Meet Silk, the Semantic Web for the rest of us

Almost since Tim Berners-Lee first came up with the original concept of the web, there’s been a new, improved version on the horizon: the much-promised Semantic Web. This, goes the thinking, is a way to make the online world more useful by categorizing everything on a page with a layer of extra information — data that can tell your browser that one particular series of numbers is a date, say, while another is a price. This, in turn, allows your computer to understand more about the information it processes, theoretically making it easier to identify events on the date you’re looking for, or items at the price you’ve chosen.

It’s an ambitious goal that has been chased by many folk over the years — and yet, for all the effort to bring the Semantic Web to life, the reality of the situation is that it always feels just out of reach …  something talked about and hoped for, but never achieved. The truth is that while some progress has been made, we’re still a long way from reaching that vision.

Or are we?

Silk, an application coming out of private beta on Thursday, has a grand ambition to build a version of the Semantic Web that we can all use.

It works like this: you build a series of pages inside Silk and link them together with tags. The pages can be anything you like: text files, pages from your website, company documents, your schedule. And the tags, too, can cover anything you like: any genre of data you can imagine.You then use the simple editor to add tags to your documents (telling it, for example, that the “United States” in your file refers to a country) and it connects the dots for you.

For example: say you’ve got a set of files with information about various countries and you want to rank them by GDP. While traditionally you’d have to do it manually — or at least get an underling to compile a spreadsheet from the data in your documents — Silk makes it far easier to perform the same task without requiring those extra steps.

If your Silk pages are tagged properly, the app simply joins the data together and allows you to instantly build charts, graphs or maps documenting the data you’re after.

Descriptions don’t quite do it justice. To really get an idea of how it works, you have to see it in action.


To me, it’s like some sort of cross between Wolfram Alpha and Wikia, allowing you to perform calculations and answer questions using your own information — and on first glance, it’s really amazing, pulling data together in a fast and powerful way. Imagine if you could perform actions across a huge database like Wikipedia: I know it would save me a huge amount of time.

Something so powerful doesn’t come from nowhere, and it turns out the service is the product of a Dutch team consisting of 11 people, who have been working on the technology for the last couple of years with seed funding from Niklas Zennstrom’s Atomico.

But now things are open to everyone, they could move forward much faster.

Silk’s operations chief, Sander Koppelaar, told me that the public launch was just the latest step in their mission, which is now moving from a lot of behind-the-scenes work with a beta of 10,000 registered users to something more public and open.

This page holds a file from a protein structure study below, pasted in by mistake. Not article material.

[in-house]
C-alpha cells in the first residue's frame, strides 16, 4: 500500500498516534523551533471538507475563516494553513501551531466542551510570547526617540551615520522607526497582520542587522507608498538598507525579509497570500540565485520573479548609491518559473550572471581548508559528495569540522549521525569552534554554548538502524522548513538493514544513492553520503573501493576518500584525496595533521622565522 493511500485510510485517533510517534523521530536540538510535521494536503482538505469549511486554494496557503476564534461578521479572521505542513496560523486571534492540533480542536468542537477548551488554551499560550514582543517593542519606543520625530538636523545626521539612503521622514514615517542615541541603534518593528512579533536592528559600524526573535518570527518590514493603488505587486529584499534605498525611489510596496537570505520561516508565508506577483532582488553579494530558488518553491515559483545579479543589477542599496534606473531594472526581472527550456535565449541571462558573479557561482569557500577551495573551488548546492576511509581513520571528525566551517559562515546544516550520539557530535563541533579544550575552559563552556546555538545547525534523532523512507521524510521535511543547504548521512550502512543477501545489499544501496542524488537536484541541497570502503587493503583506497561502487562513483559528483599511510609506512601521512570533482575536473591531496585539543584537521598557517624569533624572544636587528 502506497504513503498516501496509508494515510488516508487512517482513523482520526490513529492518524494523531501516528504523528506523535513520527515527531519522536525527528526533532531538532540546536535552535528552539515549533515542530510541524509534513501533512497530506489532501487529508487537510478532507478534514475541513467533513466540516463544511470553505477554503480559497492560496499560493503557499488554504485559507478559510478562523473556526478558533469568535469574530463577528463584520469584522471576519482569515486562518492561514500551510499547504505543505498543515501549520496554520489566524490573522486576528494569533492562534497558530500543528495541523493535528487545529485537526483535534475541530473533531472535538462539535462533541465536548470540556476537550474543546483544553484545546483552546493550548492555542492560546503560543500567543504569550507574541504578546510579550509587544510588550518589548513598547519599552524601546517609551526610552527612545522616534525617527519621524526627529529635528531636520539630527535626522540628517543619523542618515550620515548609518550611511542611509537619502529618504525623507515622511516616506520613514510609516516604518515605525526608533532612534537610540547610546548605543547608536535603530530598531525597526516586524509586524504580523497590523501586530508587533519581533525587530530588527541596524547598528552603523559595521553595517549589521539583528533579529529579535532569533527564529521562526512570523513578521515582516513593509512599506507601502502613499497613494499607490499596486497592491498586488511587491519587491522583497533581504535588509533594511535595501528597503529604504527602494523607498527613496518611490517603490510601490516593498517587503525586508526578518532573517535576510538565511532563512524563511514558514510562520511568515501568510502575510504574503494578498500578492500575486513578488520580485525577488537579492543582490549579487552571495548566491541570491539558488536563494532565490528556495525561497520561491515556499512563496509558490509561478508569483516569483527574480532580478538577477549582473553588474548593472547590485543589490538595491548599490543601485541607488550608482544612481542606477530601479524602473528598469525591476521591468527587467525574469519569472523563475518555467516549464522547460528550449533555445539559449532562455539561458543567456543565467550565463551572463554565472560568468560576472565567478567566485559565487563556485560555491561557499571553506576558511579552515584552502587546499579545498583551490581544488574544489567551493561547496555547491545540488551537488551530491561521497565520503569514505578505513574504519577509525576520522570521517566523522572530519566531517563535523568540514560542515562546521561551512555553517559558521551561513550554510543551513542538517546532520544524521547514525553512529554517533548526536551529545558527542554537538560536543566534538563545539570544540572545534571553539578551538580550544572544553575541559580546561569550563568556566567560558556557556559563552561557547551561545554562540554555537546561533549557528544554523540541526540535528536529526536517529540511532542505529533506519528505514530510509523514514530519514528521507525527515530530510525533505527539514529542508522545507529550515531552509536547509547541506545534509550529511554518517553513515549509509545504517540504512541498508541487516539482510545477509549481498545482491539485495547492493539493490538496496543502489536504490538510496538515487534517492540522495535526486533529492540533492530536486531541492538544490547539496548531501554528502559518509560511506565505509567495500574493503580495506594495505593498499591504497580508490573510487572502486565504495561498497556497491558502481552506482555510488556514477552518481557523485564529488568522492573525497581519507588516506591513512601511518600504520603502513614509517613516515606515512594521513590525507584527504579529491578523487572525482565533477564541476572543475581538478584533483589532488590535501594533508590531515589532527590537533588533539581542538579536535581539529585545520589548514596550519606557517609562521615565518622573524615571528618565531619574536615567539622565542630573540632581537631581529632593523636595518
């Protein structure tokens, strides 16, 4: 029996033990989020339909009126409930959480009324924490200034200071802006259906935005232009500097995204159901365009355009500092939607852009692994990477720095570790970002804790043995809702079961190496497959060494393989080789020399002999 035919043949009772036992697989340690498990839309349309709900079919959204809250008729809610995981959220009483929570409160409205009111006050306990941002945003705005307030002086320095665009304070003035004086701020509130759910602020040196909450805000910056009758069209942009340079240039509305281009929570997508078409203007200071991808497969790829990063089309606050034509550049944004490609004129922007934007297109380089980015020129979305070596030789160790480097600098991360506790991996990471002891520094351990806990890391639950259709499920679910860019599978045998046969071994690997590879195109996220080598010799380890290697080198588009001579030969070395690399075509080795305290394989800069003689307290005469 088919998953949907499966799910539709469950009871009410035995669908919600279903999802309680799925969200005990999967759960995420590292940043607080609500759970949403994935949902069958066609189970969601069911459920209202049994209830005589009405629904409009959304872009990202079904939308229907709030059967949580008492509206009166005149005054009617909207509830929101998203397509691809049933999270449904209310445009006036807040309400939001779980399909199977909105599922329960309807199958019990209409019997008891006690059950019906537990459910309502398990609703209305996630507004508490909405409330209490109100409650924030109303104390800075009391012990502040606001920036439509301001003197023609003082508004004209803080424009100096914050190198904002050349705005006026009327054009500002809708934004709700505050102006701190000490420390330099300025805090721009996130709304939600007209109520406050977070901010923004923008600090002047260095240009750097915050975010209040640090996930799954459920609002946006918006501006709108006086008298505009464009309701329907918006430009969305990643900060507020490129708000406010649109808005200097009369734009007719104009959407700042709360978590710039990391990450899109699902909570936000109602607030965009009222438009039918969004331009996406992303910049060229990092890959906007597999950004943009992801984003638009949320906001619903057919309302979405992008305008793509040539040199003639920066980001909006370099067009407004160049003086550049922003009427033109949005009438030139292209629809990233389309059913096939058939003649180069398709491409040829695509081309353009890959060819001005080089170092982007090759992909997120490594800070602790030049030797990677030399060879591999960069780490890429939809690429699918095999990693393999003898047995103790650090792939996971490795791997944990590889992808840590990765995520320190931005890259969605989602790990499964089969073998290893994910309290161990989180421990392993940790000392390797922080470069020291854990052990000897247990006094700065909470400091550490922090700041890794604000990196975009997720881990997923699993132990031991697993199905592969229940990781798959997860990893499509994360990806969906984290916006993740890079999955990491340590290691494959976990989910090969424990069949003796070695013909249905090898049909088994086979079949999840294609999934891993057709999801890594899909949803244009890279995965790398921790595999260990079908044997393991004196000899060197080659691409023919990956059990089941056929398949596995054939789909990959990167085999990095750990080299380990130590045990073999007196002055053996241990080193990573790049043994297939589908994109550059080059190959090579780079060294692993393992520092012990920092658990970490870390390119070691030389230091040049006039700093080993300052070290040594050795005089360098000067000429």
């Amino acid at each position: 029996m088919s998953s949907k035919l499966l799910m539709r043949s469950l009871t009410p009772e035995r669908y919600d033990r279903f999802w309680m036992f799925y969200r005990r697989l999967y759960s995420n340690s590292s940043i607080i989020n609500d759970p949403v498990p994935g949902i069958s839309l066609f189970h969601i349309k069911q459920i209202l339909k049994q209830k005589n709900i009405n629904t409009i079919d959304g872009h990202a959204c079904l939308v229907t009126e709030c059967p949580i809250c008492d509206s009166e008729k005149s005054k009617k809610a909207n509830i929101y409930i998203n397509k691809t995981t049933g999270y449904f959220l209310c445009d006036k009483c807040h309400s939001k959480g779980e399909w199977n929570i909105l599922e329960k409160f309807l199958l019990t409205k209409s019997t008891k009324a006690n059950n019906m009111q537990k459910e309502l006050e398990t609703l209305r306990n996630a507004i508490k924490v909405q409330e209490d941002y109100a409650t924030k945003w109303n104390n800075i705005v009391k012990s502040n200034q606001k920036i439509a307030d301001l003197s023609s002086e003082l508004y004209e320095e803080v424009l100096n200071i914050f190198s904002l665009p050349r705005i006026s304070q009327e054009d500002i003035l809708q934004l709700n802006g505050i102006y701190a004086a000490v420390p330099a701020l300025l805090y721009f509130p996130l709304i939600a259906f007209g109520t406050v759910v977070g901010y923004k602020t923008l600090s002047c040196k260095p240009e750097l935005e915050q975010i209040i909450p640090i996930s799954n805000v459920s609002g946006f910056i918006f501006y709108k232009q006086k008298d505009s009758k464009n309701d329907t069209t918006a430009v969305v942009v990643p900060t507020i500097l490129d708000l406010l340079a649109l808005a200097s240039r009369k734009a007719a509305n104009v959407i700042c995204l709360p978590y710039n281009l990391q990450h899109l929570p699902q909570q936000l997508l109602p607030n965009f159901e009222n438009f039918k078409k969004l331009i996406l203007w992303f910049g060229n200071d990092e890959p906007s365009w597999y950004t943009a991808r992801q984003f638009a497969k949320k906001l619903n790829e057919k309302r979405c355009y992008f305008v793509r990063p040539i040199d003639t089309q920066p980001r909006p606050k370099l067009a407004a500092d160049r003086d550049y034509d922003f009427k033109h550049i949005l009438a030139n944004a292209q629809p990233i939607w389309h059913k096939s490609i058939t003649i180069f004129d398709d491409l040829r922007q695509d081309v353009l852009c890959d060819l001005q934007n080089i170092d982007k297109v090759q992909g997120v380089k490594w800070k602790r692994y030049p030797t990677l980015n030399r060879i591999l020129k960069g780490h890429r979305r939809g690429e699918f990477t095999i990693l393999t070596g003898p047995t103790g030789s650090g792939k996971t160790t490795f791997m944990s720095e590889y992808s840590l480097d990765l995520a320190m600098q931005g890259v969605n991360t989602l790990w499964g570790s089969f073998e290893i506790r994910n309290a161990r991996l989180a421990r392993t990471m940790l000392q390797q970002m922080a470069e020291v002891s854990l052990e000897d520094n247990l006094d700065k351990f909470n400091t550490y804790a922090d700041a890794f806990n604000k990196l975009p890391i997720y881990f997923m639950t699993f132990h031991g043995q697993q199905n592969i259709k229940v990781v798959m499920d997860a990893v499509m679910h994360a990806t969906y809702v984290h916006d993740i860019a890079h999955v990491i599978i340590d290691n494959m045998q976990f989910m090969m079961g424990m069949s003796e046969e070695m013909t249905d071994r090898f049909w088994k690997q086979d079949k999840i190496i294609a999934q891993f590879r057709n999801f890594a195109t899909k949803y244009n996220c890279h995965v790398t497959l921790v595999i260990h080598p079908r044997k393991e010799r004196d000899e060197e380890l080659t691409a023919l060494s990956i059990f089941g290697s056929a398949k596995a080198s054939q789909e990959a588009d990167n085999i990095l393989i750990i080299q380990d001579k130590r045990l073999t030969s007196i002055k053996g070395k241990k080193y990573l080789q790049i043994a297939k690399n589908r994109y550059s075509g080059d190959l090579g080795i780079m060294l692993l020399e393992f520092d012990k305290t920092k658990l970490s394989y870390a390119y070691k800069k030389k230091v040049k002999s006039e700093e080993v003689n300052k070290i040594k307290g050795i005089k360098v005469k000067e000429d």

“The Semantic Web is a very overwhelming problem, but we’re trying to solve it in a different way, our own way,” he said. “We’ve been developing for over two years, and we’re shifting more and more to user-facing improvements.”

That’s a fair recognition that however useful Silk is right now, it’s still got a long way to go — and in particular there are three issues that I think Silk needs to solve before it can become a significant service.

First, there’s the problem of proper tagging. Without tags, the service is nothing — and tags have to be added manually right now. That’s a laborious job, and the company wants to make it much easier in the future. Koppelaar said that automatic tags on common words, suggestions for which tags may be appropriate and “instant gratification” when something is tagged are all being worked on for future releases. But it’s still a time-consuming roadblock right now.

Second, and somewhat related, there’s the fact that it’s a cloud-based service. That means users can currently only create pages hosted on a subdomain of Silk’s site. This will soon change, he said, with custom domains, extended private use, and company use with larger data sets all probably being paid-for services that will help generate revenues.

Then there’s the fact that each set of Silk documents reside inside a silo, unconnected with any others. While that’s got it uses — not least because your lexicon of semantics may be different than mine — it also means that anyone wanting to use data in Silk must first import it. And if two different people wanted to replicate the Wikipedia example in the video, they would both have to import and tag those pages. Surely it would be much more powerful if there were a common set of data types that could be accessed by all Silk users?

Koppelaar says that there are plenty of additions in the works, and that while it will always remain a cloud-based service, the ability to bring data in through APIs or other widgets is definitely on the cards.

And if those problems get solved? Well, then this could be a really interesting twist for big data and the cloud … and perhaps bring the Semantic Web dream just a step closer to becoming a reality.